The Tomohon Extreme Market was once a top tourist attraction in the Indonesian province of North Sulawesi — a live animal market filled with everything from fileted pythons to skewered bats and rats.
But the market drew international condemnation in 2018 after animal activists shot videos of dogs and cats being brutally beaten and blowtorched alive.
Activists urged major travel companies to stop recommending the market as a tourism site, said Lola Webber, Humane Society International’s director of campaigns.
Companies like Tripadvisor swiftly complied, she said.
But banning the dog and cat meat trade — part of a long-held tradition among the local Minahasa people — was significantly harder, she said.
“We were told by many for many years, you’ll never change North Sulawesi, you’ll never change Tomohon. it is impossible,” Webber said.
They were wrong.
A ‘huge win’
In July, Tomohon’s mayor, Caroll Senduk, signed a law banning dog and cat meat trading at the market, and the market’s meat traders signed an agreement to permanently stop selling, slaughtering and trafficking dogs and cats, according to Humane Society International.
This was a “huge win” for activists, said Webber, who have been working together under the name Dog Meat Free Indonesia since 2017 to change the “immense cruelty and suffering” on display at the market.
“It’s an enormous victory for animal protection and literally the thousands and thousands of dogs and cats that are spared from Tomohon market every month,” she said.
The traders were given a “small grant” to stop participating in the trade, she told CNBC Travel, while the coalition of activists lobbied the government about the disease risks of live animal markets, which ranges from viruses like Covid-19 to rabies.
Rabies is endemic in much of Indonesia, including the island of Sulawesi, according to the World Health Organization.
The ban of dog and cat meat in the Tomohon market is a step in the right direction, but problems with the trade don’t end there, said Michael Patching, chairperson of Impetus Animal Welfare.
One issue is an influx of stray animals, he said. “Bali dealt with this issue by poisoning stray dogs, which ended up being just as bad, if not worse, than those that have been subjected to the dog meat trade.”
To combat this, the Dog Meat Free Indonesia coalition is supporting programs to spay, neuter and vaccinate dogs and cats in Indonesia, said Webber.
She said she hopes to use the Tomohon market ban as a precedent to work with government, market management, meat traders and the public in other provinces where dog meat is eaten too.
Polling suggests only 5% of Indonesia’s population has ever tried it, said Webber. Yet there are hot spots where it’s eaten, like Java’s Surakarta (or Solo) and North Sulawesi, the latter being a predominantly Christian enclave in a Muslim-majority nation. (Like pigs, dogs are viewed as being unclean, and therefore not suitable for consumption, in the Muslim faith.)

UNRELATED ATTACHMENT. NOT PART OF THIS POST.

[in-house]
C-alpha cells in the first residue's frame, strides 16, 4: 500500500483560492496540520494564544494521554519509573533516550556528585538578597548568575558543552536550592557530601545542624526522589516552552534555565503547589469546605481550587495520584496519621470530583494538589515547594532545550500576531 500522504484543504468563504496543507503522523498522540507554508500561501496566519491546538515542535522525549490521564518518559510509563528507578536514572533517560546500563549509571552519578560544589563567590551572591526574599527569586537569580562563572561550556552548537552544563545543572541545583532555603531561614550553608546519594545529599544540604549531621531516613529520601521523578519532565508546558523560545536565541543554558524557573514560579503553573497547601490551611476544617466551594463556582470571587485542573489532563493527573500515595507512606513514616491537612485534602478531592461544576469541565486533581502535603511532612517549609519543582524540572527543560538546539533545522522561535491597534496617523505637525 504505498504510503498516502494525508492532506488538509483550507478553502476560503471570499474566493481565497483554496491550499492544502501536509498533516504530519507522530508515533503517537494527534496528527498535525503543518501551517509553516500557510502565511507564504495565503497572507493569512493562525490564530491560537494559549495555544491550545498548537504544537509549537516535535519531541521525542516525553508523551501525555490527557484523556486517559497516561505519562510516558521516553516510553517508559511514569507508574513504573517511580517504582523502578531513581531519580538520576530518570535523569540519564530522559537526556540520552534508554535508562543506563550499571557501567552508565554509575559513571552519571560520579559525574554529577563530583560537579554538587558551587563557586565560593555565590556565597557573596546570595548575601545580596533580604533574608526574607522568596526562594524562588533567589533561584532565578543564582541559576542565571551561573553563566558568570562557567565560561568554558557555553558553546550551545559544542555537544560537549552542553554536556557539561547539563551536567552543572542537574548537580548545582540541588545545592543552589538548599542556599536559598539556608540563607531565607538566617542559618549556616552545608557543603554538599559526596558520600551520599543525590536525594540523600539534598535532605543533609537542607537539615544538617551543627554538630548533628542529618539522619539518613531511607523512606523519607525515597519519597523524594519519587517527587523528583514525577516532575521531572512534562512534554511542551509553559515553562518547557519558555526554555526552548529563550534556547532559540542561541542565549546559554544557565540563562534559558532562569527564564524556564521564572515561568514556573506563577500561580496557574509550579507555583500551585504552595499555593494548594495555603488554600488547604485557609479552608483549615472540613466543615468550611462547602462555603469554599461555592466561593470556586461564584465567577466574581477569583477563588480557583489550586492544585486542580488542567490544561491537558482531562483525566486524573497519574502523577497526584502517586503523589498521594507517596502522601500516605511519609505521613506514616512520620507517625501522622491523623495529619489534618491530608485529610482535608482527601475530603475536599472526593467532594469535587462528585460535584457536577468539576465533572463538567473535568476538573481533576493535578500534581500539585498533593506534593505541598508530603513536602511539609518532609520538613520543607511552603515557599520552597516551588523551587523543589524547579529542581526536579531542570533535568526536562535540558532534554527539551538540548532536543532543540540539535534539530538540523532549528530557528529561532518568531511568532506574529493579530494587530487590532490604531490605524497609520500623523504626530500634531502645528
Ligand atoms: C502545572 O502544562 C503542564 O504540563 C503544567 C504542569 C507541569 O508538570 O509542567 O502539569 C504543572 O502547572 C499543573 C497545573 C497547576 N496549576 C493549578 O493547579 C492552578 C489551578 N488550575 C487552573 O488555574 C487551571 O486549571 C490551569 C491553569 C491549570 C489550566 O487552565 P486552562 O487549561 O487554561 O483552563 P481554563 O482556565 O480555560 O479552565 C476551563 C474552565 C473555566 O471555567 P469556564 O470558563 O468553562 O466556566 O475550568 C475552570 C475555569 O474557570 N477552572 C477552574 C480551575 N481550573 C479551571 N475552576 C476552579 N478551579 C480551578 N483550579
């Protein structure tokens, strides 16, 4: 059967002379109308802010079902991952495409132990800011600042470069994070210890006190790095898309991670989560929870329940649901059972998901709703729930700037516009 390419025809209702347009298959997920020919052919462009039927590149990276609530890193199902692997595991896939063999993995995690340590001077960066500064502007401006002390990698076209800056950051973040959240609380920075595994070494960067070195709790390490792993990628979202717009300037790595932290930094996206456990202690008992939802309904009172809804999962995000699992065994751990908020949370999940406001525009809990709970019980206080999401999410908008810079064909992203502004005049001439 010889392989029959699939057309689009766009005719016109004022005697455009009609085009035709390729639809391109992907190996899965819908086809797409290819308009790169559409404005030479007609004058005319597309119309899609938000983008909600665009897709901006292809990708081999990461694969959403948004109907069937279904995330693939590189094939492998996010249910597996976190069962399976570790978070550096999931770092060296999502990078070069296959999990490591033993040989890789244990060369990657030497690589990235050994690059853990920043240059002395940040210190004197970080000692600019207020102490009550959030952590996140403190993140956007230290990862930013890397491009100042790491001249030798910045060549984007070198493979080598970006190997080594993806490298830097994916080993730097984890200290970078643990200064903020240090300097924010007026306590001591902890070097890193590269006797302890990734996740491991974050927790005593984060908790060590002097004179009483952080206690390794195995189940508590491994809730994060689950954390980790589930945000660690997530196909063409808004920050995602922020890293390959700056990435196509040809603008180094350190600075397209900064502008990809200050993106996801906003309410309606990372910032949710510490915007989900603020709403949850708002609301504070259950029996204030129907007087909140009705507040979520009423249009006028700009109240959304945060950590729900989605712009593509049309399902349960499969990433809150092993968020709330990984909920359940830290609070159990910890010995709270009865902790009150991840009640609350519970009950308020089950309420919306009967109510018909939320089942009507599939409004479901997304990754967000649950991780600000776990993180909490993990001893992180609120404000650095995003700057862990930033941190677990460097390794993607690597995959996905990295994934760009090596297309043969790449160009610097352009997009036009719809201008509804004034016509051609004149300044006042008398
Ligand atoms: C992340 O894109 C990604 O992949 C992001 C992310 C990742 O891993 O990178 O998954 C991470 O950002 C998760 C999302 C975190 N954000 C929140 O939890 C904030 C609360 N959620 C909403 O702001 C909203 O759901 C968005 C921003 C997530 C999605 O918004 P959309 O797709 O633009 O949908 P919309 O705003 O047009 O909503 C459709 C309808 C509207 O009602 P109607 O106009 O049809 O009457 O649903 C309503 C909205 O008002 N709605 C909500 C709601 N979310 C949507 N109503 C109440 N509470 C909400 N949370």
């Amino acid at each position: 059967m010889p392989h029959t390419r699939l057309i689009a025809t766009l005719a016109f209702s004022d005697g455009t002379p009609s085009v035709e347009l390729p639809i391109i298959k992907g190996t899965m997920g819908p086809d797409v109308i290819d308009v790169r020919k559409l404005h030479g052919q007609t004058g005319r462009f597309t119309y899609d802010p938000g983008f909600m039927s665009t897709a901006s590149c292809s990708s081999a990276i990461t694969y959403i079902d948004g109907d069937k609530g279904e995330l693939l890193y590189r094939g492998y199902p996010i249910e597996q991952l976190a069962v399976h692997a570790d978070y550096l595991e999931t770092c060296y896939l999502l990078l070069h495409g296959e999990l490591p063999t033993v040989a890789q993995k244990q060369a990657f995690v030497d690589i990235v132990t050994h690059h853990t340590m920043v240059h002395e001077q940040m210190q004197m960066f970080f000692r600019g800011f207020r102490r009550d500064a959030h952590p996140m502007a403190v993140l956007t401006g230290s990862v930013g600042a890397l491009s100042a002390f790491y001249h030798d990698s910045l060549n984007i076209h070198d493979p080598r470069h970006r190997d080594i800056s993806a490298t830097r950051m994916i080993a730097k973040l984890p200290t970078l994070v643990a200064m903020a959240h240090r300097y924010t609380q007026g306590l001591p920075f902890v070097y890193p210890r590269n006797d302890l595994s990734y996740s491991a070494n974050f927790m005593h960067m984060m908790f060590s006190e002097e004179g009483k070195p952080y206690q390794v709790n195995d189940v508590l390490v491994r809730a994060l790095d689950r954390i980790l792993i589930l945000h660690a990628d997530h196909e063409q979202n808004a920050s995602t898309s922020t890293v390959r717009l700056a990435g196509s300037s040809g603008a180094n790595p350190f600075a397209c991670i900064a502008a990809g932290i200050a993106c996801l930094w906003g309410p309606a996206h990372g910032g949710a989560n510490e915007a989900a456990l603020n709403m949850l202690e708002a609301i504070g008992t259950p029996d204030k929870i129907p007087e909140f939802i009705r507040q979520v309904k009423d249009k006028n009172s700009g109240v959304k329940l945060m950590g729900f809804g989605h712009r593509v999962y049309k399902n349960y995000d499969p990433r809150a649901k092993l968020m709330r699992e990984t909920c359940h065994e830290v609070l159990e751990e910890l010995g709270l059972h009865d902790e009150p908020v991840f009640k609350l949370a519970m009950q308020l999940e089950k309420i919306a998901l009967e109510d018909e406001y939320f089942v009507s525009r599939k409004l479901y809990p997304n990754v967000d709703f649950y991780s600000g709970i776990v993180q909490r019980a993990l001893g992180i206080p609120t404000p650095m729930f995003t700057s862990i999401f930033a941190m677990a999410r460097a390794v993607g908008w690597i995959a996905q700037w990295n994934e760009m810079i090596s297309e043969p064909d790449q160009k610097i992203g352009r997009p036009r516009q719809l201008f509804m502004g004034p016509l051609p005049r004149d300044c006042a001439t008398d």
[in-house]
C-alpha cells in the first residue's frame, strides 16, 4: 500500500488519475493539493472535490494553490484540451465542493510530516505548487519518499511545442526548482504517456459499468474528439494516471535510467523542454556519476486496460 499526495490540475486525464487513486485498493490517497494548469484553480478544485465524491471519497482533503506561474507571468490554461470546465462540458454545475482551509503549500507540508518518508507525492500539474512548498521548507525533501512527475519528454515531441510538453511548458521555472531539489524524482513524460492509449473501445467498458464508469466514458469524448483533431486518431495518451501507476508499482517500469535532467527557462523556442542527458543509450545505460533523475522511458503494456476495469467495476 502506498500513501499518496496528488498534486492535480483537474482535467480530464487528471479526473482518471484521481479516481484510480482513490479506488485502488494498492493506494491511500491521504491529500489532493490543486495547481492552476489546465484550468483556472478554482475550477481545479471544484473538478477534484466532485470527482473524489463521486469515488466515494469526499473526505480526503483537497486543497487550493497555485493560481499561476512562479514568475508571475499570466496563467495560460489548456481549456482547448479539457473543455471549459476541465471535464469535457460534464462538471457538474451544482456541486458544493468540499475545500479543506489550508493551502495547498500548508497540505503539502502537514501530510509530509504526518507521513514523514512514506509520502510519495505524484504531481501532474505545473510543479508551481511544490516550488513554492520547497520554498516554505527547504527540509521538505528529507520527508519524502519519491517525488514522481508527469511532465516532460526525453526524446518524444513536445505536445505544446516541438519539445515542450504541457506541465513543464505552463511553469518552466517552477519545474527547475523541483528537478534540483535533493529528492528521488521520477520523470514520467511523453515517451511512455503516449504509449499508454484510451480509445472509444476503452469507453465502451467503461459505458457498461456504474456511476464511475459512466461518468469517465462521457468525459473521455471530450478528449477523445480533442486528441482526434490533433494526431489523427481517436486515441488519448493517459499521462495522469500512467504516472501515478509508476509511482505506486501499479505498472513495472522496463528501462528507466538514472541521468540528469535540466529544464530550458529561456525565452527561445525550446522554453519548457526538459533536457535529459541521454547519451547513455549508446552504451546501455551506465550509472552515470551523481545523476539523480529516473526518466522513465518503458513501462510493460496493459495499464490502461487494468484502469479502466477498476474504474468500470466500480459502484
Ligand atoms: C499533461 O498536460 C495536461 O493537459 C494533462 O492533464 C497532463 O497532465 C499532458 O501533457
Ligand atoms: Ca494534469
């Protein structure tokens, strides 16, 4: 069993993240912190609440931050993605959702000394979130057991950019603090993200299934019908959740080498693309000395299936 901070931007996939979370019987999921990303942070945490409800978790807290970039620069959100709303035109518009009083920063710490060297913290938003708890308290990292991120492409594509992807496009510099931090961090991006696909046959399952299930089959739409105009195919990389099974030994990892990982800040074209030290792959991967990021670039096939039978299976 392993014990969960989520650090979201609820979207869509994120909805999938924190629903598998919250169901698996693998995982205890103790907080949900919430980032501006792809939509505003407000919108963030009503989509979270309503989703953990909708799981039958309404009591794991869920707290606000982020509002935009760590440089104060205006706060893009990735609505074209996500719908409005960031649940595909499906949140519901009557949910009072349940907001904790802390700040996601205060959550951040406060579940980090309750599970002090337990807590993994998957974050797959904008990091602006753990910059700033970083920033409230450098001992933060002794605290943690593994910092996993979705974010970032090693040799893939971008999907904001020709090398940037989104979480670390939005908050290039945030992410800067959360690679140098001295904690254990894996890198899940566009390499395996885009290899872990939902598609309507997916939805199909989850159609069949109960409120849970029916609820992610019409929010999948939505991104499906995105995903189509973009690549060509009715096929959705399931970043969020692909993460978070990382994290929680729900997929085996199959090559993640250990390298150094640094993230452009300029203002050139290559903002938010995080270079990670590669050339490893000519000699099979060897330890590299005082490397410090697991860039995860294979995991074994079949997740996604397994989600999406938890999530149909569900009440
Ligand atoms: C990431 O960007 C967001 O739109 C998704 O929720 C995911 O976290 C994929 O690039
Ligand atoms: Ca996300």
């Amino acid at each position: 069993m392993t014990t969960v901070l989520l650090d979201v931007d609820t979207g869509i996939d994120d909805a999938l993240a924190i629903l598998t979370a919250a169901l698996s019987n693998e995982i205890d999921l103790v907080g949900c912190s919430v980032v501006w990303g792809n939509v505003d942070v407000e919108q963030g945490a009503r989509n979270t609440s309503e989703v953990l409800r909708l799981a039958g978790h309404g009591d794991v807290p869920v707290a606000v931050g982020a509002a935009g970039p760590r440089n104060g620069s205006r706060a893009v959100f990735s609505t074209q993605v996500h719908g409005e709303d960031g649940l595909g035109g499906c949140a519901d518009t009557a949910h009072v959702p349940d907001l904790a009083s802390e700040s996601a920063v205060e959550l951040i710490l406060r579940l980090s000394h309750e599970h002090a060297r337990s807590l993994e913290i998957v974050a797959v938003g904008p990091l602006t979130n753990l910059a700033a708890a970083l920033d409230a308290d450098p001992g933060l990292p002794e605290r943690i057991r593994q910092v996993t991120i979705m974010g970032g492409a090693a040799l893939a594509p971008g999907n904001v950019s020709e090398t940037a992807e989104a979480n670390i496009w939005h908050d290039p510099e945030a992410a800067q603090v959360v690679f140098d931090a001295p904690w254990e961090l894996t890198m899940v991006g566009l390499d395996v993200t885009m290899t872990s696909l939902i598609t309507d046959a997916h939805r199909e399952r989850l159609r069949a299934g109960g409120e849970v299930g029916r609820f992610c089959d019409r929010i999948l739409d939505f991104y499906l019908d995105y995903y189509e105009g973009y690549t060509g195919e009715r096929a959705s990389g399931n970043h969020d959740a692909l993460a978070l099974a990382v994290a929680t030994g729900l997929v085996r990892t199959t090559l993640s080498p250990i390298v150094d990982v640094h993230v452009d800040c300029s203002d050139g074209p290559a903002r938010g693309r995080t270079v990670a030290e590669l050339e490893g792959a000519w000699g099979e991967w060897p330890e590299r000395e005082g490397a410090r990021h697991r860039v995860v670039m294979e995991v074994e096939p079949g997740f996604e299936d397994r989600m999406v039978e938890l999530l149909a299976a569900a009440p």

- 2017: Bali cracks down on dog meat vendors
- 2019: The regency of Karanganyar in central Java bans the dog trade
- 2022: The city of Medan and the capital city of Jakarta ban dog meat
- Today: Bans exist in 22 cities and regencies
In those areas, activists raise public awareness of the cruelty of the trade and the trafficking that goes along with it, which often involves the theft of family pets.
“We’ve interviewed so many people who’ve had their dogs and cats stolen,” Webber said.
Many activists who spoke to CNBC Travel said poor governance is the biggest hurdle to ending the dog and cat meat trade.
Frank Delano Manus, an animal rights advocate at Animal Friends Manado Indonesia, said 95% of North Sulawesi’s exotic animal meat is sent from neighboring provinces — without government checks or quarantine regulations.
Indonesian officials did not immediately respond to CNBC’s request for comment.
When his organization tried to ban the sale of snake and bat meat when the pandemic hit in 2020, it received a “flat response” from the government, he said.
“When people ask me what’s the number one problem in Indonesia, I always say it’s the lack of law enforcement,” Manus told CNBC.
The sale of dog meat is illegal other parts of Asia, including Singapore, Philippines, Thailand, Hong Kong and Taiwan. But the industry lives on in places like China and South Korea — and Vietnam.
“While all the focus has been on South Korea, Indonesia and other countries, Vietnam’s dog and cat meat trade has continued to thrive,” said Rahul Sehgal, director of international advocacy at the Soi Dog Foundation, adding that “millions of signatures” on online petitions have not made a difference.
“In Vietnam, every third shop is a pet grooming salon, every fifth shop is a pet supply store, but every twentieth shop is a slaughterhouse or a restaurant that is selling dog or cat meat,” he told CNBC, adding that it’s eaten for cultural, superstitious and medicinal purposes.
“Just like how the Chinese use rhino horns or tiger bones for traditional medicine, cat bones are said to cure a host of illnesses like asthma,” he said. “But there is no scientific basis to this.”
An opening for more travelers
Though Tomohon Extreme Market was once marketed as a tourist attraction — and in some places, it still is — the dog and cat meat ban may bring in more travelers to North Sulawesi.
In a Tripadvisor post on March 5, a user discusses reading about Sulawesi’s dog meat trade.
The post states: “Well the next trip was going to be to Sulawesi, Indonesia … I don’t care what you eat, but torture should not be a part of it. Therefore I cannot in good conscience travel there.”
Negative media attention frustrated the dog meat traders, Webber said.
“People would see it, and feel very strongly about it,” she said. “International tourists, national tourists, and locals themselves didn’t want to see that degree of brutality.”